While relations between India and China or India and the US have their moments of tension, nothing divides the country and Europe, except when Europe tries to give too much advice on domestic issues, said Shashi Tharoor, a former UN under-secretary general and a member of the Indian parliament, in an in interview with EURACTIV.
Shashi Tharoor is a prominet member of the Lok Sabha, India's parliament. He has served as Under Secretary-General of the United Nations and has been Minister of State in the Ministry of External Affairs.
He was speaking to EURACTIV Managing Editor Daniela Vincenti-Mitchener.
In your book 'The Elephant, the tiger and the cell phone', about the changing face of India, you said that the country's ability to manage diversity has resulted in a rise in its soft power internationally. What's your perception of Europe's proverbial soft power, particularly after the intervention in Libya?
It is absolutely clear that Europe represents itself a model of 'soft power' because it is a region of the world that attracts people for its culture, its history, its architecture, its cuisine.
Since you are not representing a menace for anyone you have a distinctive soft power. But sometimes people criticise you for being the example of soft power without hard power.
For example, in India we have always believed that to counter the threats we face at our immediate borders, or to face terrorism, you need a combination of soft and hard power, which in Europe you are starting to lose, as you are reducing your defence budgets.
Now, the intervention in Libya suggests that you are capable of using your military muscle to defend the values you promote with your soft power.
The problem here is that some might think that Europe is turning again towards colonialism and imperialism, which the world was starting to forget.
So there is a risk in the choices you have made.
India and the EU are currently negotiating a Free Trade Agreement (FTA). What will that change for India?
Trade between our countries will become more significant. For the moment, it is clear that the two most important trade partners for India are the US and China. And I believe that China is overtaking the US, if you exclude trade in services.
I believe the moment has come to enter this market; it is a very important market due to its size but also because its consumption capacity is growing annually. So for Europe this is important, and for us I believe that the diversification of our sources of imports is very useful.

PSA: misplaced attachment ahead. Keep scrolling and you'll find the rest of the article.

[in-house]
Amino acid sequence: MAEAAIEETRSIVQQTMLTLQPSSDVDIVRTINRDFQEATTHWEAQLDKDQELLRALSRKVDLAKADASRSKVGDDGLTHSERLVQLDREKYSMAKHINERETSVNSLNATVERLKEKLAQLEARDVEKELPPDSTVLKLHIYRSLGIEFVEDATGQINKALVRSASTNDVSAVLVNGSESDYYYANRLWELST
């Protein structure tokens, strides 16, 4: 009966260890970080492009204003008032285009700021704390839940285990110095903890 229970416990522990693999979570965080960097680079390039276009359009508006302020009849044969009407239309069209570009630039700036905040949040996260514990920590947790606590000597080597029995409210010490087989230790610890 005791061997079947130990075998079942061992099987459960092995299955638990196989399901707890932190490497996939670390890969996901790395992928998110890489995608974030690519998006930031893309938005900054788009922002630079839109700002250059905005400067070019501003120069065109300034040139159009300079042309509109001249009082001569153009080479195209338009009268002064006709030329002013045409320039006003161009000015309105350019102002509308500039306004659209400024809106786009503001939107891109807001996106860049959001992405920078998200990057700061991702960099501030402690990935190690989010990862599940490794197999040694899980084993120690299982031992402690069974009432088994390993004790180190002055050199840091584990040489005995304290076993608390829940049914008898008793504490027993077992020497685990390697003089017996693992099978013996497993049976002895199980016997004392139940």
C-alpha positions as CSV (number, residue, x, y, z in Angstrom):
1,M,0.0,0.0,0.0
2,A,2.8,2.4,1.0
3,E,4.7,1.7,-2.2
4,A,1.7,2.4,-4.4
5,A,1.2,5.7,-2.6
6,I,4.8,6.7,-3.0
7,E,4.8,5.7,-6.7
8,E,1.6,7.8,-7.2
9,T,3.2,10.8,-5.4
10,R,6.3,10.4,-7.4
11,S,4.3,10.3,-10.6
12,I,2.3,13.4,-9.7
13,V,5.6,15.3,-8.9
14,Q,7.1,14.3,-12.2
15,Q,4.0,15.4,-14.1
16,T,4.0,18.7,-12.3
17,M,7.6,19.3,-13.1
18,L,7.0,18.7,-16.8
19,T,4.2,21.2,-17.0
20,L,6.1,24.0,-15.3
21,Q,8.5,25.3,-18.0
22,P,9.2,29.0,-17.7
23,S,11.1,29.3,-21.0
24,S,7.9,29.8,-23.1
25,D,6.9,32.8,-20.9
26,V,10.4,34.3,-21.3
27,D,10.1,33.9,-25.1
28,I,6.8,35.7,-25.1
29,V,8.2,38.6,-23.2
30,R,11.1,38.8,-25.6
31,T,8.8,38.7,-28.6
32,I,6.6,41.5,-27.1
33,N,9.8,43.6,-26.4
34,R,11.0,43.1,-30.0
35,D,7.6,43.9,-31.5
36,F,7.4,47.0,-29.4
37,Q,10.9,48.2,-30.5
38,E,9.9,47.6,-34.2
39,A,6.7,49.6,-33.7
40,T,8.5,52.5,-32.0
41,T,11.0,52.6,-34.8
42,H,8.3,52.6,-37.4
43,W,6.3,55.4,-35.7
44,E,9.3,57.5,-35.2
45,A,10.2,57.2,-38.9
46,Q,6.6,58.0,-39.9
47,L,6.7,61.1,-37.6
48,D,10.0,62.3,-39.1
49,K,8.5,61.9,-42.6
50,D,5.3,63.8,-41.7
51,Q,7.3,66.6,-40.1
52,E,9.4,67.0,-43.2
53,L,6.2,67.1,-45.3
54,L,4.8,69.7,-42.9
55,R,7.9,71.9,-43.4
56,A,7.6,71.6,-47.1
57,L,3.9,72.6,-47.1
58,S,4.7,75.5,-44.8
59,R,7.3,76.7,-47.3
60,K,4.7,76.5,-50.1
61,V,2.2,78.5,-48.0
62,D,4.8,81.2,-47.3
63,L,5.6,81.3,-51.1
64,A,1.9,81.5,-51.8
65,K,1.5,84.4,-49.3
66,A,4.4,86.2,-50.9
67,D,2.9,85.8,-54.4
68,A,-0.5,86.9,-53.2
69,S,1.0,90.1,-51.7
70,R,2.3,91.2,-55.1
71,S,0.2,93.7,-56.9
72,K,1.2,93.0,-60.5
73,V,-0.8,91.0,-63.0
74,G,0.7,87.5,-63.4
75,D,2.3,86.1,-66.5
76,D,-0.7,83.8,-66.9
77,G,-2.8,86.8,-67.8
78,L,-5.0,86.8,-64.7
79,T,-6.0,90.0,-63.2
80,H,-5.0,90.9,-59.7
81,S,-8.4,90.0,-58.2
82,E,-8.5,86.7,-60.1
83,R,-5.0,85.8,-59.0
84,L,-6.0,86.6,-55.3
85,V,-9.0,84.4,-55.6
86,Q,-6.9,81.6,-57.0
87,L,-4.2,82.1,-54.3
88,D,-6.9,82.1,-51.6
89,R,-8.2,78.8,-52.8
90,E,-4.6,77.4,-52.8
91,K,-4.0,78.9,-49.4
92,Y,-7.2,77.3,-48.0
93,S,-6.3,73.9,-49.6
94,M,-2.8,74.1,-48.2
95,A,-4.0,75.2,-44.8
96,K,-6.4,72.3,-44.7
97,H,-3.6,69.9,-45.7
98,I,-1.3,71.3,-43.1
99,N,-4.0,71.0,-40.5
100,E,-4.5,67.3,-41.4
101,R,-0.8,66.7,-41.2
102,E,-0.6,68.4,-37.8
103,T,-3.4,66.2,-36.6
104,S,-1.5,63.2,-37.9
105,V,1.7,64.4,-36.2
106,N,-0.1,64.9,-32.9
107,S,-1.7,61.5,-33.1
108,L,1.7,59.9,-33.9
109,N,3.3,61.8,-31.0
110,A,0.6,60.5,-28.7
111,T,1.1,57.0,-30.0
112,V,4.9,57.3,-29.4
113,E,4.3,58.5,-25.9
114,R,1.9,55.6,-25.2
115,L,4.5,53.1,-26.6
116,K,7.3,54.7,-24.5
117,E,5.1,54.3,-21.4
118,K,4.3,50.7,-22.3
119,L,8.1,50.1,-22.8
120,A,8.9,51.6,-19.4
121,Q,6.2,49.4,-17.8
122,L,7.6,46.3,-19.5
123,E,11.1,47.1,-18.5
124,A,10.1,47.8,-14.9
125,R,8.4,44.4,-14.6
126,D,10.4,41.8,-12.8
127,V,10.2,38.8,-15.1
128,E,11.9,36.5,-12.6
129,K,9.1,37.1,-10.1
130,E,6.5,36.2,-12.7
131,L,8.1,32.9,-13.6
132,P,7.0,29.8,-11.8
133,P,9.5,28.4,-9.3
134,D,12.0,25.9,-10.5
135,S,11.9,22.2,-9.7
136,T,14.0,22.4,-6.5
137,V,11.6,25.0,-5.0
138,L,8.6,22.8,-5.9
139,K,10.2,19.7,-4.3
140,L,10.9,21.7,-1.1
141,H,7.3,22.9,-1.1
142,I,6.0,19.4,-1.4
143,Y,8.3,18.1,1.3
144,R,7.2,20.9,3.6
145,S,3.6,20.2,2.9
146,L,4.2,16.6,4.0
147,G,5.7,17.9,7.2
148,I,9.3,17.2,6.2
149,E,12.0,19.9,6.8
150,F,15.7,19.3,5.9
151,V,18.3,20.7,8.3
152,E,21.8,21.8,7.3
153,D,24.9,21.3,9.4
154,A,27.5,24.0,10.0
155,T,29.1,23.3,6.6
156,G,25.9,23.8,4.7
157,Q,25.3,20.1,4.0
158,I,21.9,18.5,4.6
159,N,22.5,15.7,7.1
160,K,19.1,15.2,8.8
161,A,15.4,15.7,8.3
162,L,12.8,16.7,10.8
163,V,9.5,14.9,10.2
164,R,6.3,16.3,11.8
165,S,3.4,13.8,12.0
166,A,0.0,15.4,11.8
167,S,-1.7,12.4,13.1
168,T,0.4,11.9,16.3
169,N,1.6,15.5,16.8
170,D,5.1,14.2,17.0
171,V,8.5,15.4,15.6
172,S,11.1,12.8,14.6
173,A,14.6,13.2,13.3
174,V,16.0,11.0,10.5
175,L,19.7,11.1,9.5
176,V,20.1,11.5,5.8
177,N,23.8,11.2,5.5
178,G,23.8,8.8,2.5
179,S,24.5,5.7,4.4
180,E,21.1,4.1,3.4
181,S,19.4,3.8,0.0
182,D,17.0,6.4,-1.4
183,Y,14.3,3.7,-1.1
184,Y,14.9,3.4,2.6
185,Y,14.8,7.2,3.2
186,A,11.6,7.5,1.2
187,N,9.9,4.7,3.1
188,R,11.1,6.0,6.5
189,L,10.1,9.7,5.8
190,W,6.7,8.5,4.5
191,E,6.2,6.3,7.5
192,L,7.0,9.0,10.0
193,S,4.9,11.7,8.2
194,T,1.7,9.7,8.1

A good thing with Europe is that nothing divides us. That is not the case with China, where we are in sort of strategic rivalry.
There are no complications with the USA, even if it behaves like a superpower and we sometimes have difficulties with some of its actions.
With Europe, we do not really have major difficulties. Sometimes Europe has a tendency to give too much advice on things that are domestic affairs, which is something we do not always appreciate. I believe that if we treat each other with the respect that is necessary for sovereign countries, we will have no problem in developing a real strategic partnership. But we will start with trade, because that is the easiest starting point.
But the deal could possibly be blocked by the European Parliament as the FTA lacks any mention of labour rights, in the fields of child labour or collective bargaining, for example. Is any dialogue taking place at parliamentary level between the Lok Sabha and the European Parliament?
We have bilateral parliamentary dialogue and this question has never been raised by Europeans.
Secondly, we should not forget that child labour is illegal in India. The parliament does not accept child labour, and civil society organisations do lead a constant fight against child labour.
We do not pretend that it does not exist in India. Unfortunately, because of poverty families send their kids to work. If the police finds out about cases of abuse, the children are sent to school. Unfortunately, it is the economic reality that leads to such cases.
Europe has to understand that we in India are very proud people and we do not accept